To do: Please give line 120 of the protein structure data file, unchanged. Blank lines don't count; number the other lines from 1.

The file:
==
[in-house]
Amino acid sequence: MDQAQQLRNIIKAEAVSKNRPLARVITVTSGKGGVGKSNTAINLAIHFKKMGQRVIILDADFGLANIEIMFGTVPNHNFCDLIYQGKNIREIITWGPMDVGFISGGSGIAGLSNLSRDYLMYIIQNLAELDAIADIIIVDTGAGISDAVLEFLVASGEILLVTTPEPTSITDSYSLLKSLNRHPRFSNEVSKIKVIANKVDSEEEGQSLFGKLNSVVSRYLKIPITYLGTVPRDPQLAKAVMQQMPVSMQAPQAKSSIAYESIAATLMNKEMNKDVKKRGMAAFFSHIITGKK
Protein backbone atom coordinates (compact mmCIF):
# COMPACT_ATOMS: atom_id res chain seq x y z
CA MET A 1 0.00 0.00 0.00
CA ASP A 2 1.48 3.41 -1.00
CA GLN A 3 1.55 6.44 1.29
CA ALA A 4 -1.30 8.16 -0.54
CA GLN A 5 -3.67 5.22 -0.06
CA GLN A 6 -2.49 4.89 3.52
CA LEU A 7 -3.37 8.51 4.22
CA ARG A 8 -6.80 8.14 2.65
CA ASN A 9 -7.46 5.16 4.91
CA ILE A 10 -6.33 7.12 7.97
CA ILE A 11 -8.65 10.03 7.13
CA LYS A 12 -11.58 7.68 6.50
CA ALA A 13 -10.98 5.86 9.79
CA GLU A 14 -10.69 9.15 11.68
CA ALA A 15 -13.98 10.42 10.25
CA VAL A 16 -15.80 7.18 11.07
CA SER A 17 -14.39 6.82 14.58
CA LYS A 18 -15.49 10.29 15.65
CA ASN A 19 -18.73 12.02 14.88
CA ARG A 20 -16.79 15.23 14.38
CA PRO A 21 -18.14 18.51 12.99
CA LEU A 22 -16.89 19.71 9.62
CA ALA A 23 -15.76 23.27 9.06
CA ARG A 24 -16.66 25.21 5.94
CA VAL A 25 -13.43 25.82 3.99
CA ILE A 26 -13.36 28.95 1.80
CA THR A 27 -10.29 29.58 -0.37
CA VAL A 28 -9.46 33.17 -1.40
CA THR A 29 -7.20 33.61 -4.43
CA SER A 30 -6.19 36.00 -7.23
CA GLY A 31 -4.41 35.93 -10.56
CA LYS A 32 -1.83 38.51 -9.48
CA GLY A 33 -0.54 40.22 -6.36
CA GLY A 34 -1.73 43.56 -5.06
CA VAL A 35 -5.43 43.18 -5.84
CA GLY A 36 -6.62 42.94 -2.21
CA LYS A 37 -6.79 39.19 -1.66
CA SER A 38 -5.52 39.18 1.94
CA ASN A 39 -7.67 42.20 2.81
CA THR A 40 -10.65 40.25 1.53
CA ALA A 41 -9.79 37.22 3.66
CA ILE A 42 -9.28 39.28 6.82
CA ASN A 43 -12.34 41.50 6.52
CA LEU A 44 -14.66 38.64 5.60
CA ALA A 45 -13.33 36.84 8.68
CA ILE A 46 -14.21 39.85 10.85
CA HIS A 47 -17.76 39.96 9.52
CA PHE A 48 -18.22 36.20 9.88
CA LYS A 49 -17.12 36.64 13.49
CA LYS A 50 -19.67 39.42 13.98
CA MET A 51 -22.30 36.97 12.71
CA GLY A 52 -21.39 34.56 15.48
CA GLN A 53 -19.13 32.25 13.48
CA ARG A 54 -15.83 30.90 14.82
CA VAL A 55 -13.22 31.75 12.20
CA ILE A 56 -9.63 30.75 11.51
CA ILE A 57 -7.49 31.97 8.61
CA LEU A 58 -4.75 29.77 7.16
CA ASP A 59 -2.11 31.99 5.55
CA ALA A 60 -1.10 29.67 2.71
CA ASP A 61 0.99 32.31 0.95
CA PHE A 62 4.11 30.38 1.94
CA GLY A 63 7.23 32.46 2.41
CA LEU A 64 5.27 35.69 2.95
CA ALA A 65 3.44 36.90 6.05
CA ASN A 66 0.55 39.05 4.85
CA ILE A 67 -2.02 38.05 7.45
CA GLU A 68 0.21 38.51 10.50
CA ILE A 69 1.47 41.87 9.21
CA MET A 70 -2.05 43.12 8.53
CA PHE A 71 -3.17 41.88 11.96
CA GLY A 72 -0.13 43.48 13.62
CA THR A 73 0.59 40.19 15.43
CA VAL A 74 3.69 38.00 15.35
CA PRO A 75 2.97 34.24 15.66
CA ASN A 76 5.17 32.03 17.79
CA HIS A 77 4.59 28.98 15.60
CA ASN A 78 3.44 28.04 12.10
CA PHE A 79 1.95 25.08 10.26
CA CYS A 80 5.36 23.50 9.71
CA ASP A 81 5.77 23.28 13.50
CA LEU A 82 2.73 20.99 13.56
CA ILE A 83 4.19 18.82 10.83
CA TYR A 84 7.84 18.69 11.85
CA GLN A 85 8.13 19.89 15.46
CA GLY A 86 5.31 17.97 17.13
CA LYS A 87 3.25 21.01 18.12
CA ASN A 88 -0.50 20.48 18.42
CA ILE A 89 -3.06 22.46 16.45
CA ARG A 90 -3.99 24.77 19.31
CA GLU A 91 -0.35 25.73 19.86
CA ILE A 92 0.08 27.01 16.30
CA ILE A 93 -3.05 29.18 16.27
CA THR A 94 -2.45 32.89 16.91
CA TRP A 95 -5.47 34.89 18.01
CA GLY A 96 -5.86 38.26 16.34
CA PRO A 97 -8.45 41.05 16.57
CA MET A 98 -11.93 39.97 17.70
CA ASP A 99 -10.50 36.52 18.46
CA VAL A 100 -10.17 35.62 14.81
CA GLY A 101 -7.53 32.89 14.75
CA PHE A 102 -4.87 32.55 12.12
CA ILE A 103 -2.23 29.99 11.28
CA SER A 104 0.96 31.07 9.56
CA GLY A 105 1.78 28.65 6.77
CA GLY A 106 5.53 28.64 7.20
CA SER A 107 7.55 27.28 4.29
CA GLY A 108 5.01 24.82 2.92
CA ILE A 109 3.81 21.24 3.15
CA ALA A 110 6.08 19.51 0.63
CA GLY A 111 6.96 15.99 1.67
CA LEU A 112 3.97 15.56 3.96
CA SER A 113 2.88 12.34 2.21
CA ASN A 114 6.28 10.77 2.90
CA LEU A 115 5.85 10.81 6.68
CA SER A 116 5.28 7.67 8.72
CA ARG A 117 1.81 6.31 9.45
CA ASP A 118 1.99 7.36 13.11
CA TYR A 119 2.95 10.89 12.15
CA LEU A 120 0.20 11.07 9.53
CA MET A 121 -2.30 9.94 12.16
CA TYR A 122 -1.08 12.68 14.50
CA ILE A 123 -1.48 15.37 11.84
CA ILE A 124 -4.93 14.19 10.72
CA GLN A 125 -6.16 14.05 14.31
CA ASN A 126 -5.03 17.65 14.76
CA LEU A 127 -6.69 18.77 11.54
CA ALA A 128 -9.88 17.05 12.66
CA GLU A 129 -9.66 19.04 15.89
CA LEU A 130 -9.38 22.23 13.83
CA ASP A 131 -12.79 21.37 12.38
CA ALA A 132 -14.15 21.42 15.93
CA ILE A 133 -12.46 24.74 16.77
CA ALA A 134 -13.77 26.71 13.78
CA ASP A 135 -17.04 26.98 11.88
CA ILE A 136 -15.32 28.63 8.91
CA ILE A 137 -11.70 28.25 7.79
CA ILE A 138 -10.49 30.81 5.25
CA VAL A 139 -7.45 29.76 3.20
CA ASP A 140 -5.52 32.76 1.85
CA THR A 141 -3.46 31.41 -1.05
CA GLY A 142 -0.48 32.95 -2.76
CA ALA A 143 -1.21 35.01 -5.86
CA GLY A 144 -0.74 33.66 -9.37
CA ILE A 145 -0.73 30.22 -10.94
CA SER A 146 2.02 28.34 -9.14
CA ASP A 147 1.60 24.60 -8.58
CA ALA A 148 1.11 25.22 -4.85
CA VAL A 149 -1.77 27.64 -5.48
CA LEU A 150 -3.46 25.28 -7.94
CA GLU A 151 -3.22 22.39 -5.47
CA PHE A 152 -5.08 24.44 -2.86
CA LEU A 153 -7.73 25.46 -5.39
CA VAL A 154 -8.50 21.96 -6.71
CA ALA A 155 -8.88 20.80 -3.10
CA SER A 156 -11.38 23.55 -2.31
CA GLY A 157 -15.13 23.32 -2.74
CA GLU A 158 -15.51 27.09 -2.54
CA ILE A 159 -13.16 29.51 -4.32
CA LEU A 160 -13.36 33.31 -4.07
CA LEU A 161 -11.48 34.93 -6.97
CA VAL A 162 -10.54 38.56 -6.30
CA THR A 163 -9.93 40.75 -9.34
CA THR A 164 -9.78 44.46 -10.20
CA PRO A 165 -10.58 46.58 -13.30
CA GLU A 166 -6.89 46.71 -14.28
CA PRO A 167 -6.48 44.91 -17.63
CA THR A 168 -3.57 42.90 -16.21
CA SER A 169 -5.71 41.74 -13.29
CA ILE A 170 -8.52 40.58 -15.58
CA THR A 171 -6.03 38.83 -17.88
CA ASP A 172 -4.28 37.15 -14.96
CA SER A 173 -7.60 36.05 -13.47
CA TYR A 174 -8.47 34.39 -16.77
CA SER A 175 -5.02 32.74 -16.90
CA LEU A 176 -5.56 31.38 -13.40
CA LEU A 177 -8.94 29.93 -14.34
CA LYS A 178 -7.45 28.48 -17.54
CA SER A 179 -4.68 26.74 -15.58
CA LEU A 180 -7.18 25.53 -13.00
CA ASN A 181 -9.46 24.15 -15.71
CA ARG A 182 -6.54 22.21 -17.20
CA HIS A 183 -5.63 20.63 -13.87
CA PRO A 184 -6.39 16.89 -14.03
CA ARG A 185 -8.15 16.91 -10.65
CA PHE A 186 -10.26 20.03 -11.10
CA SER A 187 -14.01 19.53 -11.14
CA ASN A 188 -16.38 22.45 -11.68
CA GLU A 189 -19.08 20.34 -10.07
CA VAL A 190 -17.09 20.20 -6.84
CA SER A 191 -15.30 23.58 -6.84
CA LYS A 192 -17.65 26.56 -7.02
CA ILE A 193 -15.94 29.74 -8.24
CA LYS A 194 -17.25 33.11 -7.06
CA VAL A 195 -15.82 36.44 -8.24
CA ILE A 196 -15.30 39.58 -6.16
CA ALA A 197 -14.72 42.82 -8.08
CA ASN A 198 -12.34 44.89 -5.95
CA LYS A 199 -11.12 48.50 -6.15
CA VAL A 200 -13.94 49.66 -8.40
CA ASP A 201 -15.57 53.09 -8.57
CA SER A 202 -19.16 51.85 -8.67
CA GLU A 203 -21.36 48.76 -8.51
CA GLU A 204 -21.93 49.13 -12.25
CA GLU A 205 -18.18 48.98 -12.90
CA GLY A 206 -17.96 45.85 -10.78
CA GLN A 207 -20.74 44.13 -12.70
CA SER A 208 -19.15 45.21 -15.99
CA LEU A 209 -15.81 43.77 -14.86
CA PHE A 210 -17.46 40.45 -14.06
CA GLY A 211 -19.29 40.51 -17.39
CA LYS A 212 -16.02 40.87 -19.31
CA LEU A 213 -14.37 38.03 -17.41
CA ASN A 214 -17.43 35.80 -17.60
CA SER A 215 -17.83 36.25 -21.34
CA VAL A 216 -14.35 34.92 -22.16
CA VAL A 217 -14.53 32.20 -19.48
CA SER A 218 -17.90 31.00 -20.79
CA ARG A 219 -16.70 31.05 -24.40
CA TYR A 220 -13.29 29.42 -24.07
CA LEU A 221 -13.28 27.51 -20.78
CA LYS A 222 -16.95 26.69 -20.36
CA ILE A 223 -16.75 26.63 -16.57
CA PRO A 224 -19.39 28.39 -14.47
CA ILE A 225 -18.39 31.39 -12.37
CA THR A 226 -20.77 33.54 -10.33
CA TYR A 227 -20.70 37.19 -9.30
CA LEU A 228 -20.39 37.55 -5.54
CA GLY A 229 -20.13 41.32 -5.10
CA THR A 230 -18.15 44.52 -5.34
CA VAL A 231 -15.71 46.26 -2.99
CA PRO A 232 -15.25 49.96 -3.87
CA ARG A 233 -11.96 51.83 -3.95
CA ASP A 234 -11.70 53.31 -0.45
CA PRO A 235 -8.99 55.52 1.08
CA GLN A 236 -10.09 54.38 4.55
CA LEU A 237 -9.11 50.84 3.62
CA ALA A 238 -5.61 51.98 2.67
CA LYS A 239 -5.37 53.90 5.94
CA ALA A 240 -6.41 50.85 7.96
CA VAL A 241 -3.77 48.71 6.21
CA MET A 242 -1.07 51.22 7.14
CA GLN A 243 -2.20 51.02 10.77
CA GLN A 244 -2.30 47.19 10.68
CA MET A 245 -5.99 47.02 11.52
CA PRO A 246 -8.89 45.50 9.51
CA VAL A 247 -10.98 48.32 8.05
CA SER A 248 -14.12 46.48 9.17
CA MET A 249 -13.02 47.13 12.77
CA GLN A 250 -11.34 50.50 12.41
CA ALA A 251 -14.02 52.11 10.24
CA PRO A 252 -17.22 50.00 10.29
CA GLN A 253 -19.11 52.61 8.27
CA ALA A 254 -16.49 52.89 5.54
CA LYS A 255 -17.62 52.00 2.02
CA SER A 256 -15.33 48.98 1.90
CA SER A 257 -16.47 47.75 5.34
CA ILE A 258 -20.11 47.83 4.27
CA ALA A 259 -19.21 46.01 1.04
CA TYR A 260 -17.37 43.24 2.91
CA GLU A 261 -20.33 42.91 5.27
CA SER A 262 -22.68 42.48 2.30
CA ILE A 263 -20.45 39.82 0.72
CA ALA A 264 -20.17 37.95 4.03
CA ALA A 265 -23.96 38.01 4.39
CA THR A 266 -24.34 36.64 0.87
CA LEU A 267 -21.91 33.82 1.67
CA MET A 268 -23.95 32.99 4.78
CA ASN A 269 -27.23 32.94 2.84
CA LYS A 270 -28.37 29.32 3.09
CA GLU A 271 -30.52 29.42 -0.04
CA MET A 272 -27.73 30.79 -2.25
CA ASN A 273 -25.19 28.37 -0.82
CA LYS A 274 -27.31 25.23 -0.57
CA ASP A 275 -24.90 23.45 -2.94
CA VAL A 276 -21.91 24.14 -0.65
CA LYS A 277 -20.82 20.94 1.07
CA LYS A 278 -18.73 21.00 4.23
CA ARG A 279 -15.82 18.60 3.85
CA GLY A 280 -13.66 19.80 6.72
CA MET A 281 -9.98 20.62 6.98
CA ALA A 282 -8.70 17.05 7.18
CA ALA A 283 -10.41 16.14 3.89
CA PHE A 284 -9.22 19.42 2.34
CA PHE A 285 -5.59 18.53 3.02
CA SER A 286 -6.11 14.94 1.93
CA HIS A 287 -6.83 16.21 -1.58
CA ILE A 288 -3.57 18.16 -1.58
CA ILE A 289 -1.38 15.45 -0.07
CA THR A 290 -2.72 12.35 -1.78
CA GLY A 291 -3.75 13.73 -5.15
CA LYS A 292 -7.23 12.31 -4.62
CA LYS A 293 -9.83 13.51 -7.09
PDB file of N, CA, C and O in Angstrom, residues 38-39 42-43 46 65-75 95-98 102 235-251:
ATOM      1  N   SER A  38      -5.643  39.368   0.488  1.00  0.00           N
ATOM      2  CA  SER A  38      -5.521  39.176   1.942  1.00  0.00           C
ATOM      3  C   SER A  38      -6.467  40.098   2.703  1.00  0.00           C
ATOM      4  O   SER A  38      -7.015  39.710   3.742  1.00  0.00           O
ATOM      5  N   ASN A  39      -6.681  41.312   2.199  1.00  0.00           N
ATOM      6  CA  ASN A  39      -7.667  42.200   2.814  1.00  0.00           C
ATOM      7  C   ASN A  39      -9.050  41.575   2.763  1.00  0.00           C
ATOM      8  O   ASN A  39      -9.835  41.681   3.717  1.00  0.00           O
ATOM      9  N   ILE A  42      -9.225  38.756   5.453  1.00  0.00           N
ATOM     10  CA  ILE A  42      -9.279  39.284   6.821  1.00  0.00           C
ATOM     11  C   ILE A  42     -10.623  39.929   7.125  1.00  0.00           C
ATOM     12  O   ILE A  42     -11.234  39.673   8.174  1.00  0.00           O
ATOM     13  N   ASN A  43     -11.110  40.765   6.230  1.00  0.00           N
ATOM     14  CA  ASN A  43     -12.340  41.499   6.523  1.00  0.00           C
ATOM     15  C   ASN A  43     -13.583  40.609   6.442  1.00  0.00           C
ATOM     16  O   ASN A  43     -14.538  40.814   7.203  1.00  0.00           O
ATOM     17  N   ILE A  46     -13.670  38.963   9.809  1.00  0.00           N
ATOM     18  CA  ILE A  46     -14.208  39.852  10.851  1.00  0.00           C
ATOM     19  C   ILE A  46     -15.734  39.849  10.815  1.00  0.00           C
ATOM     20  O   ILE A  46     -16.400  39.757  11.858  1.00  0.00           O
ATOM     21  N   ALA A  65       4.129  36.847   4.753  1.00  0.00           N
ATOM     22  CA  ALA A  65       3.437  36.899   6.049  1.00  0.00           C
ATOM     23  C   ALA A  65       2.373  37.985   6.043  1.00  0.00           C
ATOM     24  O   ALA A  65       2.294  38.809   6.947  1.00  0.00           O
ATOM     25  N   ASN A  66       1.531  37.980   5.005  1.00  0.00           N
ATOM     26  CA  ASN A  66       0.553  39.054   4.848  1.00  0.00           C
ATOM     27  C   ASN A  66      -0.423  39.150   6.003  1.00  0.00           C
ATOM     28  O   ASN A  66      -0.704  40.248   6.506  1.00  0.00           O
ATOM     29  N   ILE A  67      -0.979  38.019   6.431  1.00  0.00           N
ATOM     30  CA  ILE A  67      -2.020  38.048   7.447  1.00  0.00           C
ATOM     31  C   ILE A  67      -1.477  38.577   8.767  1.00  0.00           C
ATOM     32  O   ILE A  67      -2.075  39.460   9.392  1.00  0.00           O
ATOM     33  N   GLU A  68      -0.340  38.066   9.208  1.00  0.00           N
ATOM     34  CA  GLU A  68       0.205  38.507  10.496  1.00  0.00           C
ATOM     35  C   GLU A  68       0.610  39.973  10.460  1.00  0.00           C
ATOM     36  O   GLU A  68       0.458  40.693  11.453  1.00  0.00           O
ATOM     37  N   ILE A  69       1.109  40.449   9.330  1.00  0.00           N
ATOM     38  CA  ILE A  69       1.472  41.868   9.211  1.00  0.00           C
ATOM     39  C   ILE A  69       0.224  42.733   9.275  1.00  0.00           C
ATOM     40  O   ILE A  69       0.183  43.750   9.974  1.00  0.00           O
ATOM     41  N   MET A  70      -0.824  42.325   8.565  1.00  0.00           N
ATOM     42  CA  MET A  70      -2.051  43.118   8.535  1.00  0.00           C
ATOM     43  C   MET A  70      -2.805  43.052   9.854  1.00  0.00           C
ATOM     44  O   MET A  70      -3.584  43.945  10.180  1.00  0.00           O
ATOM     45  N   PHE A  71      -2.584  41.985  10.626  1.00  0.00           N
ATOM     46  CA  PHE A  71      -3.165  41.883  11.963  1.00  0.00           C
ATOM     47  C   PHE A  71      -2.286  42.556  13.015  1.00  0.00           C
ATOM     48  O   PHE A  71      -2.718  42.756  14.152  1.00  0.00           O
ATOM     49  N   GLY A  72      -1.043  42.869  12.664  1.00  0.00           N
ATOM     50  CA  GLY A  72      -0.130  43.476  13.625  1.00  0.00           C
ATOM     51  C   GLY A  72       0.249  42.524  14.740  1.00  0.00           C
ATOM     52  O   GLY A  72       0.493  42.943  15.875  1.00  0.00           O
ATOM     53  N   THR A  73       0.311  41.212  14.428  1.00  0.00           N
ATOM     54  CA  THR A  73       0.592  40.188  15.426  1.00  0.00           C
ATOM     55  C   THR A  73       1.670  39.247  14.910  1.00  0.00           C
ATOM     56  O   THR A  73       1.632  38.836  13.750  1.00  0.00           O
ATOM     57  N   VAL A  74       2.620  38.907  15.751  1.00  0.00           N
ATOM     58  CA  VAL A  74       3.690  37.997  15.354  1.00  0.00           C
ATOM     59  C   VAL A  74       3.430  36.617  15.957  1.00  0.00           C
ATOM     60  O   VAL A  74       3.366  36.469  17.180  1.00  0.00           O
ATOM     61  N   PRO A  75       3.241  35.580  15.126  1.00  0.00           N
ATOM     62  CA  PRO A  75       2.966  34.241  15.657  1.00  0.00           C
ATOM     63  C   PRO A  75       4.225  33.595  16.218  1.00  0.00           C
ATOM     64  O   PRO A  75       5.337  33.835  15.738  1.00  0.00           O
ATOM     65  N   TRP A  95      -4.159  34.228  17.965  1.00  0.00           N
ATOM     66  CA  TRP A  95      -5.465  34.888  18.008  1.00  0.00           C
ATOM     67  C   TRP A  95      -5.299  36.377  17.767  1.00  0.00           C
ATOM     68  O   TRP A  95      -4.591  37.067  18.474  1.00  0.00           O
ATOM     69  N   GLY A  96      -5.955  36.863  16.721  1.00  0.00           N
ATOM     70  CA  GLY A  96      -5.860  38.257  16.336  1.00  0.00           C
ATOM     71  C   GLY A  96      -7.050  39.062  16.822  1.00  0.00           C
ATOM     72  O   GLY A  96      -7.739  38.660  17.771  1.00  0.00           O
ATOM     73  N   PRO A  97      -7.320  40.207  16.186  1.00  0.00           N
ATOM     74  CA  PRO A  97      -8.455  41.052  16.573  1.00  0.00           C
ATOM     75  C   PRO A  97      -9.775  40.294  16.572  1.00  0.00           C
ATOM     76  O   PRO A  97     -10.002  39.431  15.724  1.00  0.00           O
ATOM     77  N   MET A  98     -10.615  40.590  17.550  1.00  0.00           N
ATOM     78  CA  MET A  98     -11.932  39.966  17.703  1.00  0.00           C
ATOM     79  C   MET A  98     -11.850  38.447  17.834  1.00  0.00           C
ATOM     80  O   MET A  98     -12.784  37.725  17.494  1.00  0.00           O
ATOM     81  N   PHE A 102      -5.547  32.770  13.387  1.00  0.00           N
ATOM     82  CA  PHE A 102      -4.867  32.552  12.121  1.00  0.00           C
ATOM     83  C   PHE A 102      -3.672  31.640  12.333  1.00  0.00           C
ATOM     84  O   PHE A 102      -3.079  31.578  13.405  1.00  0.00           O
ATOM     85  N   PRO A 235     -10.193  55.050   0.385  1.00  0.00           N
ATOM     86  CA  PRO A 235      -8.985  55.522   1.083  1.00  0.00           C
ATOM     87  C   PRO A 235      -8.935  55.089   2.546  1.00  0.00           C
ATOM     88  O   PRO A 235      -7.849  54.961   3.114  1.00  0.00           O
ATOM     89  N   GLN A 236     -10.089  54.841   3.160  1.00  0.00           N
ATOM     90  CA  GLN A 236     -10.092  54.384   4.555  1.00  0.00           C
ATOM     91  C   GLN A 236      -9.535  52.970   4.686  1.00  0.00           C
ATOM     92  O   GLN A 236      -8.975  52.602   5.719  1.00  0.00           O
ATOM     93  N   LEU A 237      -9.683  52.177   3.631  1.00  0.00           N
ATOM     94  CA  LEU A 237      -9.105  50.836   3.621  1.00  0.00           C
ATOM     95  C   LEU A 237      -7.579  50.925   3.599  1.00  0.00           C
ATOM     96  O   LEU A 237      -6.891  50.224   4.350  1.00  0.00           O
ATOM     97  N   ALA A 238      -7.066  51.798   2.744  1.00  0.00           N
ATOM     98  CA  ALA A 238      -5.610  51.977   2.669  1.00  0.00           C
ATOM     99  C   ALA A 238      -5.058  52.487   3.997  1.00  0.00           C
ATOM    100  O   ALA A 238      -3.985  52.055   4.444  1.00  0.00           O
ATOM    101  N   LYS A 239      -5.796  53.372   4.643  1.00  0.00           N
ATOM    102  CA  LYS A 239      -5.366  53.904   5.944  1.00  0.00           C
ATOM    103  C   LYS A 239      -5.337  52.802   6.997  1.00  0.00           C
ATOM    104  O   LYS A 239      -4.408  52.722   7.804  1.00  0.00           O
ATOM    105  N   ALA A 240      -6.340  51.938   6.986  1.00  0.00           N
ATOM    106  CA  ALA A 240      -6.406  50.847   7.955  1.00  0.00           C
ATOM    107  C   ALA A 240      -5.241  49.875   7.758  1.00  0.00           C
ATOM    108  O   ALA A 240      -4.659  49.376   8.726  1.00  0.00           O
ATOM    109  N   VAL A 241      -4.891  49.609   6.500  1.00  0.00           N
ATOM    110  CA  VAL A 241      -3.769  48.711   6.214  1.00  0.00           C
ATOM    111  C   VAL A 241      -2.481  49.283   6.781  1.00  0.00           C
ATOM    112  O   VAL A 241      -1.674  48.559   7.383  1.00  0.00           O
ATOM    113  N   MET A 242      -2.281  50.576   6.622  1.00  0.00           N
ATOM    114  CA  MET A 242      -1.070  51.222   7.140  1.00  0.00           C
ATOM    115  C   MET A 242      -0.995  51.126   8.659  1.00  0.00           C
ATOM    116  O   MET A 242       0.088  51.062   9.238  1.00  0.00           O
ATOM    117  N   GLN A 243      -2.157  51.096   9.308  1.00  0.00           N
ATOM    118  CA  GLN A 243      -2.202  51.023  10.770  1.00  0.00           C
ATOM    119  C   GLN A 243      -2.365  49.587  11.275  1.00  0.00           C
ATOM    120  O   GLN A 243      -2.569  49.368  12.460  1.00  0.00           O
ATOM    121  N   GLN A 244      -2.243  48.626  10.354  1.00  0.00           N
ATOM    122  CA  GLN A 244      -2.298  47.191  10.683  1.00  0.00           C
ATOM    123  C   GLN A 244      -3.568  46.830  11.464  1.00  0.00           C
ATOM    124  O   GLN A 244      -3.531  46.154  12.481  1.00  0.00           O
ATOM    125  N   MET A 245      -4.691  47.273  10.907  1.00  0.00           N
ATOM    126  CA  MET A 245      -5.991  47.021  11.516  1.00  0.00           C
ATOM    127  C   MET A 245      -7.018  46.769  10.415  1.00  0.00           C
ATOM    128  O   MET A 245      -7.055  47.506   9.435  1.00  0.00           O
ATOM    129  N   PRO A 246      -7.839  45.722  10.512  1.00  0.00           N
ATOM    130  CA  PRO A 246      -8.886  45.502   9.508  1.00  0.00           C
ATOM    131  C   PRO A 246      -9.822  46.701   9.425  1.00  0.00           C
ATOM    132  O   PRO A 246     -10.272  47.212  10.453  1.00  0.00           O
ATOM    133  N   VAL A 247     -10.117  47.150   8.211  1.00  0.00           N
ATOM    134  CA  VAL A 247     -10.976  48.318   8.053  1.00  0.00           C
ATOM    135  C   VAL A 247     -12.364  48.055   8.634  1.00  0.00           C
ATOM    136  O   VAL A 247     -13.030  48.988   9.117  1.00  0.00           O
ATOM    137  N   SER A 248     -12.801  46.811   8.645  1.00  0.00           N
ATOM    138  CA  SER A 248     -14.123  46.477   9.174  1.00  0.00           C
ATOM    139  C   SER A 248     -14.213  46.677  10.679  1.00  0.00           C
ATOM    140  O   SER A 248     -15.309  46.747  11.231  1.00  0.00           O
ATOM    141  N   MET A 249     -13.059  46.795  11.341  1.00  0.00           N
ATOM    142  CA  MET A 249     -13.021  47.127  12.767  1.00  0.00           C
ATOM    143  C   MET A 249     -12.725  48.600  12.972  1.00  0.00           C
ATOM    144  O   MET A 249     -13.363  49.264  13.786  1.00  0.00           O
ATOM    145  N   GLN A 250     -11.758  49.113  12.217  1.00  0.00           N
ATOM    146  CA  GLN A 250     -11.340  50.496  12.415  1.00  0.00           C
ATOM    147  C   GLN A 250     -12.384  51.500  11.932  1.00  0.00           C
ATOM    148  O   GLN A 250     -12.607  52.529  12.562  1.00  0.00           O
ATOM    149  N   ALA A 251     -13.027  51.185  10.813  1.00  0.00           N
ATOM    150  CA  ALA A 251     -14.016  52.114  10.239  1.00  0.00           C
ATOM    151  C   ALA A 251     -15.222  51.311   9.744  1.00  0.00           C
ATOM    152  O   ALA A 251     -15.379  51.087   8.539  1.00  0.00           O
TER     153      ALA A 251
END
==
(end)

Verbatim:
CA SER A 116 5.28 7.67 8.72